Surviving an Industrialized Ocean: A Historic Species on the Brink

January 25 2019

Rarely do we truly perceive the fact that some species are under pressures so great that the loss of even one individual reverberates with devastating consequences on the population at large.

The North Atlantic right whale, Eubalaena glacialis, is one of the most endangered whales in the world. Its population hovers at around 411 individuals, a cataclysmic decline from tens of thousands in the early 1900s.

America's Whale

The migratory routes of the right whale span from New England and Canada to the coasts of Georgia and Florida, giving this iconic marine mammal the endearing nickname "America's Whale." A population once rich in abundance now lies barren and sparse, which is the result of unintended ship strikes (ship strikes occur when a boat or a vessel hits a whale), and chronic entanglement in commercial fishing gear.

With no new calves born last year - and an unprecedented 20 mortalities over the past 18 months, it is clear that America's whale will not recover without immediate and fundamental change. The removal of vertical rope lines from fishing gear will literally clear the way, forging a key path forward for survival of this species.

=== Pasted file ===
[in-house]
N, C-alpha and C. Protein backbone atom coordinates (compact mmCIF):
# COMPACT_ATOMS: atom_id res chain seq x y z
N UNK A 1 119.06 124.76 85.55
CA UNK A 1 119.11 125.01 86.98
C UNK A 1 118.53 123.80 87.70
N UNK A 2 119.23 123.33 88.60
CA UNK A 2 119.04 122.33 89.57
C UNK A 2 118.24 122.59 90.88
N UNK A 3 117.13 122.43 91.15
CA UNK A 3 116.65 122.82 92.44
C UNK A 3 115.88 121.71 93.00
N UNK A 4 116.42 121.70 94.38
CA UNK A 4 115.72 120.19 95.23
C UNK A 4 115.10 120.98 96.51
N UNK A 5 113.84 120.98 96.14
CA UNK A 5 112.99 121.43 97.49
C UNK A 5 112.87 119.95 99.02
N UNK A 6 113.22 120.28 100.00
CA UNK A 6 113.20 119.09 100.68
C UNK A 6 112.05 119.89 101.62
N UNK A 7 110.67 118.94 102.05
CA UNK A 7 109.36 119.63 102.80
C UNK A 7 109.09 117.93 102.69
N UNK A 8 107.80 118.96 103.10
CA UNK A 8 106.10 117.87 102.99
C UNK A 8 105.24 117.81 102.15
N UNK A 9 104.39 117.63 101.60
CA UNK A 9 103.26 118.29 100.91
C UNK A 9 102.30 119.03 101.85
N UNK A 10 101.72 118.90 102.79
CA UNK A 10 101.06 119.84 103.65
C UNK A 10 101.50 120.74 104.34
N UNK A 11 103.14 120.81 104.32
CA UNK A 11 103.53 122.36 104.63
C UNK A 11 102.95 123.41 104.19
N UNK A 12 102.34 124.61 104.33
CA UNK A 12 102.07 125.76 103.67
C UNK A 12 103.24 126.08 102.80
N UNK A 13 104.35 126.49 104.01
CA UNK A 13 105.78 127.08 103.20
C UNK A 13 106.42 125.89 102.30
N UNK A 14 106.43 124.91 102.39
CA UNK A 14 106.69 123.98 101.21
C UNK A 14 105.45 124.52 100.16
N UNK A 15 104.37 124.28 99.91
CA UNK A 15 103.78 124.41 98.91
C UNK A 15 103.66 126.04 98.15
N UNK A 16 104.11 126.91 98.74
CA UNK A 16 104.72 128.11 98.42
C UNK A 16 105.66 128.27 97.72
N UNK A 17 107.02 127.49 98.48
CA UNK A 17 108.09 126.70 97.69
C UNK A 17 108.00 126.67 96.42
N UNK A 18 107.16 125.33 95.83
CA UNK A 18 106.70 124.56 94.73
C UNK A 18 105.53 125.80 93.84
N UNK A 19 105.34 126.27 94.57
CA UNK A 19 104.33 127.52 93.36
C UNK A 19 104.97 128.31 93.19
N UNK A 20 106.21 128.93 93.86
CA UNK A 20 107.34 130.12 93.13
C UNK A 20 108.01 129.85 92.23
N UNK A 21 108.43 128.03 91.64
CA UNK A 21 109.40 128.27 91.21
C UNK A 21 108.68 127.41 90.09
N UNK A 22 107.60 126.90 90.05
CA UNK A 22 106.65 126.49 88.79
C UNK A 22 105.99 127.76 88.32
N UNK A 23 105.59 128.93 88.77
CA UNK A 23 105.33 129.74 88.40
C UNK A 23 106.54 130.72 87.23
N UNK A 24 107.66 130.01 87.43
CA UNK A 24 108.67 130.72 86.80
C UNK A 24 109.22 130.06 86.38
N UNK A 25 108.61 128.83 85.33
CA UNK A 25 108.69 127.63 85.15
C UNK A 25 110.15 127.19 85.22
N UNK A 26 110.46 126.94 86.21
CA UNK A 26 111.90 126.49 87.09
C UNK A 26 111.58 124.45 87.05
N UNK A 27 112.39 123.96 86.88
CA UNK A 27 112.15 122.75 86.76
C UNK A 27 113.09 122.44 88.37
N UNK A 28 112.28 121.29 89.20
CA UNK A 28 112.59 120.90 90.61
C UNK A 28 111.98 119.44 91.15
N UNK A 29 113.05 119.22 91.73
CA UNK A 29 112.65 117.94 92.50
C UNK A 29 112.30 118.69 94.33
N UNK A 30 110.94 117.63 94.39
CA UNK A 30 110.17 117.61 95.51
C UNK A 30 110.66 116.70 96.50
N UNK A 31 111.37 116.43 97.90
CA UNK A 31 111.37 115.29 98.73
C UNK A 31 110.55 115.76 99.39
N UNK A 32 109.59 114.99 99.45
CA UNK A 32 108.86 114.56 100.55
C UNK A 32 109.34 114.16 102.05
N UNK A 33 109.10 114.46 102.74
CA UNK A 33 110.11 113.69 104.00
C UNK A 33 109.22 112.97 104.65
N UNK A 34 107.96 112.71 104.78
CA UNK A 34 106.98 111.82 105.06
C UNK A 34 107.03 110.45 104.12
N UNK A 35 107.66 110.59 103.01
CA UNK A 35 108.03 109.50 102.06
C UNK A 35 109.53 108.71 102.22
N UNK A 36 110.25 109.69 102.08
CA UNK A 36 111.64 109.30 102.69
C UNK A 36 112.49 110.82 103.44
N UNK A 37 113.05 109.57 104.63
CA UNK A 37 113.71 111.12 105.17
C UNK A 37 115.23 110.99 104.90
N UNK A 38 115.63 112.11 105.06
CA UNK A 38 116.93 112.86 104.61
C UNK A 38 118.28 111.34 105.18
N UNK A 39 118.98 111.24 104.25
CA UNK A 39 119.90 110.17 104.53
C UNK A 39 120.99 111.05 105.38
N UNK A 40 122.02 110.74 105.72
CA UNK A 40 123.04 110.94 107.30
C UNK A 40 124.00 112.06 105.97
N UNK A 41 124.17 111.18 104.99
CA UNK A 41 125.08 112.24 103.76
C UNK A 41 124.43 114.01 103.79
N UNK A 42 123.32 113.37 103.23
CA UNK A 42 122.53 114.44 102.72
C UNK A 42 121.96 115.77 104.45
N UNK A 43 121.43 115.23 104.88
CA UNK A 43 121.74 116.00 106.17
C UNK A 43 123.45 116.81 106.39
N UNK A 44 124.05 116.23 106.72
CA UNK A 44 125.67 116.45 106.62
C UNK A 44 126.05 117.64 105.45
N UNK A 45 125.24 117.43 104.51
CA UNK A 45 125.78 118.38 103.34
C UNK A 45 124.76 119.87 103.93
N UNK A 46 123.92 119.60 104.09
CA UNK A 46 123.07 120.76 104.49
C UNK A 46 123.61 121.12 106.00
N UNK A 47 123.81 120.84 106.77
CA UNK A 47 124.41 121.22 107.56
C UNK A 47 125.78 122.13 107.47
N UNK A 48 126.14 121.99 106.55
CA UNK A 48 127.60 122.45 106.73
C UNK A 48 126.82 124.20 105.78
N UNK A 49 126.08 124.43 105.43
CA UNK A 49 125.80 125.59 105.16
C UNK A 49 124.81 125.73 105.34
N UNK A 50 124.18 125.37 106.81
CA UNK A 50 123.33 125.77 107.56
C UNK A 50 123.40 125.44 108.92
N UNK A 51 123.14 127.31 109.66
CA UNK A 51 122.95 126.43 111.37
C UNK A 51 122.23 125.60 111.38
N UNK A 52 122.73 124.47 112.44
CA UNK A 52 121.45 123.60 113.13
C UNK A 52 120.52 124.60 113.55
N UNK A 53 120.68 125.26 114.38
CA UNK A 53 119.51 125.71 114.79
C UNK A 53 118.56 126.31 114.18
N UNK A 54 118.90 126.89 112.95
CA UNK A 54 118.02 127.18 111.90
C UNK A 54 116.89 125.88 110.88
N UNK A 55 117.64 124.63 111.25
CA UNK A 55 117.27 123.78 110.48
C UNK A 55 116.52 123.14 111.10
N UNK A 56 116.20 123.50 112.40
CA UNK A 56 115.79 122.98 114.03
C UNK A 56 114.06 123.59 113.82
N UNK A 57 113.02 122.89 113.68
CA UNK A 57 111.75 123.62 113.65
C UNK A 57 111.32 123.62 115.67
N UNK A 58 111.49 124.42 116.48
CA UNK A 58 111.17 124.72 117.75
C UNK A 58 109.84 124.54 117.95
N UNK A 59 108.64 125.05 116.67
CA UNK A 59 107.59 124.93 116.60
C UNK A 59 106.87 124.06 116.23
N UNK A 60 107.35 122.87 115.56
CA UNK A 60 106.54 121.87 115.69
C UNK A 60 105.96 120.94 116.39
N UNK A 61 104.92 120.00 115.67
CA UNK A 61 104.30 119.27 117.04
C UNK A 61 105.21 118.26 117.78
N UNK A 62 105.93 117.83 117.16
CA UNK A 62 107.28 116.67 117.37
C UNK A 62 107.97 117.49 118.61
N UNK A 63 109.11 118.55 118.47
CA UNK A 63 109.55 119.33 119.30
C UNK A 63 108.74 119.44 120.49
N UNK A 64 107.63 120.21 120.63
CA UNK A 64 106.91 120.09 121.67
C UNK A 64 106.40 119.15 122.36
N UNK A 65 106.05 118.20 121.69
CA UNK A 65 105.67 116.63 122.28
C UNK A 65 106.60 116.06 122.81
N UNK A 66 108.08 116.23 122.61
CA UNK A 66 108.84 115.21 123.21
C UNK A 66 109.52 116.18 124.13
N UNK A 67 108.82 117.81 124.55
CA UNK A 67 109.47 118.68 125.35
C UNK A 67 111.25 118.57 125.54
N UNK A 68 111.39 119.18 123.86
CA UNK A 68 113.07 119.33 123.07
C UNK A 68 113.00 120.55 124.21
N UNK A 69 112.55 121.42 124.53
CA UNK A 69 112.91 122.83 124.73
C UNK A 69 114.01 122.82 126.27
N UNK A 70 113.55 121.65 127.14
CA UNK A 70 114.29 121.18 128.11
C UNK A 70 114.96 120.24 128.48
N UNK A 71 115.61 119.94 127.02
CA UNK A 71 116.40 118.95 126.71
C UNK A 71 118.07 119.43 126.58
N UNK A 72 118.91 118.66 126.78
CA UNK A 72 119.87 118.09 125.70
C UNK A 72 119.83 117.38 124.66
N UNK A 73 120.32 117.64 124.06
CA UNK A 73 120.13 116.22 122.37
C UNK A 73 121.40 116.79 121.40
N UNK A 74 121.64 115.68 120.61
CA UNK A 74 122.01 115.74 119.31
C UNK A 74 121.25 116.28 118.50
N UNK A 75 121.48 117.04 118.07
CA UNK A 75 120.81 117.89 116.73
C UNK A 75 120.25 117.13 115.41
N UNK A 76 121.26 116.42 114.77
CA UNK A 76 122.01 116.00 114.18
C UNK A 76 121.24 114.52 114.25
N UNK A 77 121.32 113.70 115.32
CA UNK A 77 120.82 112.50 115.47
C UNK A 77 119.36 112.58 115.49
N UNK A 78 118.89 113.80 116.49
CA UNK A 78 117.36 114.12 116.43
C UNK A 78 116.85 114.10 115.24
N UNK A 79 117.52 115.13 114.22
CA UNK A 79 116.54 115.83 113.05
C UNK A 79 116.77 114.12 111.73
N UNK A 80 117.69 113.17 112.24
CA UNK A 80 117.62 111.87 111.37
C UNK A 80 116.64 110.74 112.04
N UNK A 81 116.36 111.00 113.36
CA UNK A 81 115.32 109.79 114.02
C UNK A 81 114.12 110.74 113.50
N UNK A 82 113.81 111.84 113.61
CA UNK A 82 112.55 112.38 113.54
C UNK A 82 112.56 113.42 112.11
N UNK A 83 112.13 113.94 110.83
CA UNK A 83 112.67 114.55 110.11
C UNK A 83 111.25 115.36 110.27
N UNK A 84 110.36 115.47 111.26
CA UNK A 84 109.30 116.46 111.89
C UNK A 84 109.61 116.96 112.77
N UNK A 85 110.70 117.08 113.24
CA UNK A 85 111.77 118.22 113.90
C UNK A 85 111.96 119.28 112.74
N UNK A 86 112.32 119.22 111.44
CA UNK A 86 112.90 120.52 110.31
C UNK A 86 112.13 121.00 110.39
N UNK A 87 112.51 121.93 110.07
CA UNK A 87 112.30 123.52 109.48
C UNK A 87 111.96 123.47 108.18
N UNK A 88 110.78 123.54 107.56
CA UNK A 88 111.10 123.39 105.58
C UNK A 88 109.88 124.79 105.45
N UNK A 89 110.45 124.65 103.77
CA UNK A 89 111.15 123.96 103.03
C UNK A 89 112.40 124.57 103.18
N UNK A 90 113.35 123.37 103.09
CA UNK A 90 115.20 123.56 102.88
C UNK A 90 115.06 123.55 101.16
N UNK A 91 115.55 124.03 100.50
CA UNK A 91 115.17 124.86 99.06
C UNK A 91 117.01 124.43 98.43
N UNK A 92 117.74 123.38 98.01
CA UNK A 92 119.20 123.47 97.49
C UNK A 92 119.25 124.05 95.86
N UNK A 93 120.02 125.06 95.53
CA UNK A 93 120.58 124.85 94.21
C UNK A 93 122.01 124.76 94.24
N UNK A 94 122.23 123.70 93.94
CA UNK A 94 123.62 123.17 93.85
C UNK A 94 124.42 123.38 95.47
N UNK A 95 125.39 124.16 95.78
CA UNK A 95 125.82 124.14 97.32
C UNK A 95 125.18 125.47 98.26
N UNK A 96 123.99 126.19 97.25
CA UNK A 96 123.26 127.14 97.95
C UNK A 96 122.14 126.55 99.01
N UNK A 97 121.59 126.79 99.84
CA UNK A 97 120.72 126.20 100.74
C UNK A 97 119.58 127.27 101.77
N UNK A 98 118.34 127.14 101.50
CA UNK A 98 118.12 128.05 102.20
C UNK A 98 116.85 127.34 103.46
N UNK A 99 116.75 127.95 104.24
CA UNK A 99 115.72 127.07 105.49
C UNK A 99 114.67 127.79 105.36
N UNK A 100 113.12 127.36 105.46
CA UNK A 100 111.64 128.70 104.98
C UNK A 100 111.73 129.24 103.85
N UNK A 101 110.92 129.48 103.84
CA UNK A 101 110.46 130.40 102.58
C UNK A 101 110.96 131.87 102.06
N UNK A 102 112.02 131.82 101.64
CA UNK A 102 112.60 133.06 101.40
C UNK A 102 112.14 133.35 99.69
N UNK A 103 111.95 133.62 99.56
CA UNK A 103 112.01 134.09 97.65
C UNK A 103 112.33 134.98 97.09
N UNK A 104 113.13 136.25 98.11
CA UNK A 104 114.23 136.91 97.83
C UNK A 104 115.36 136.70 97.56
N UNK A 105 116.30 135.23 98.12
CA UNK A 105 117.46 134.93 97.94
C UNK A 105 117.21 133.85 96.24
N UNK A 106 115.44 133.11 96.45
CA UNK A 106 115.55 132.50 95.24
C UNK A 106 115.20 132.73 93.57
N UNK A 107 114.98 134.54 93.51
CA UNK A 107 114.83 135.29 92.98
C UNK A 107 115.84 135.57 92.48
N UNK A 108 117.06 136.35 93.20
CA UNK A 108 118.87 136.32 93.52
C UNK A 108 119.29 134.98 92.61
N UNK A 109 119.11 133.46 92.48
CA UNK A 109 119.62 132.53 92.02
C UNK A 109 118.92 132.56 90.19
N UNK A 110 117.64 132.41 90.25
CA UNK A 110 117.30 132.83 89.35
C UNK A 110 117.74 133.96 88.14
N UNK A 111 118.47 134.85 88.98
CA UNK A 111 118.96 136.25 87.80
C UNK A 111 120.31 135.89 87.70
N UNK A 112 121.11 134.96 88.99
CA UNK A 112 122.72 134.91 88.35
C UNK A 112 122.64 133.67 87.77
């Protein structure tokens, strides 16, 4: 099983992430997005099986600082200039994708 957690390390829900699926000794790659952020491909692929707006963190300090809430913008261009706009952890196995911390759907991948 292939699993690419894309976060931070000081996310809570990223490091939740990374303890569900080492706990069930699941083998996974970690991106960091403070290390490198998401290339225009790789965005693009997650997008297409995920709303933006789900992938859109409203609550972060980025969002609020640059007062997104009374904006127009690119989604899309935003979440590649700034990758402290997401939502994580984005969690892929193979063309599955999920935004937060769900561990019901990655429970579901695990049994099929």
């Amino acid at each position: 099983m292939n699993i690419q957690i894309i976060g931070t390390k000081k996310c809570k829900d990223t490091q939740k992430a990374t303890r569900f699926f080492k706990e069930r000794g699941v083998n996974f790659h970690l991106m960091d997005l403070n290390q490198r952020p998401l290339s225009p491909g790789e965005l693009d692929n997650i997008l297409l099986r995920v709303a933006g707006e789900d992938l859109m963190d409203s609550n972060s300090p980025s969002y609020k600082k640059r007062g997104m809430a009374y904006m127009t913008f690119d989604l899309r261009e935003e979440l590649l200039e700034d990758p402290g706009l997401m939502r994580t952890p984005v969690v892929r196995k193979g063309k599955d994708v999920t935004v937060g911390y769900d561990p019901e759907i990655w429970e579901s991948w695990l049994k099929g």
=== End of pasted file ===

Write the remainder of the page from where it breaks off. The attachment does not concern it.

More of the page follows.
Taking Action

Success will not be achieved without an engaged public that demands the survival of this species — a public that embraces the fundamental change needed to ensure its continued existence. To allow the mortal grip of extinction when a solution is within reach would be to deny the intrinsic value of the right whale, a species which has accompanied our society and culture through centuries of history.

Let us take bold action together and face headfirst one of the most pressing conservation challenges of our time. Let us remove the North Atlantic right whale from its current path toward extinction and place it on a path towards recovery.

-- Rodger Correa, IFAW Director of U.S. Communications


*This article first appeared in the Los Angeles Times.



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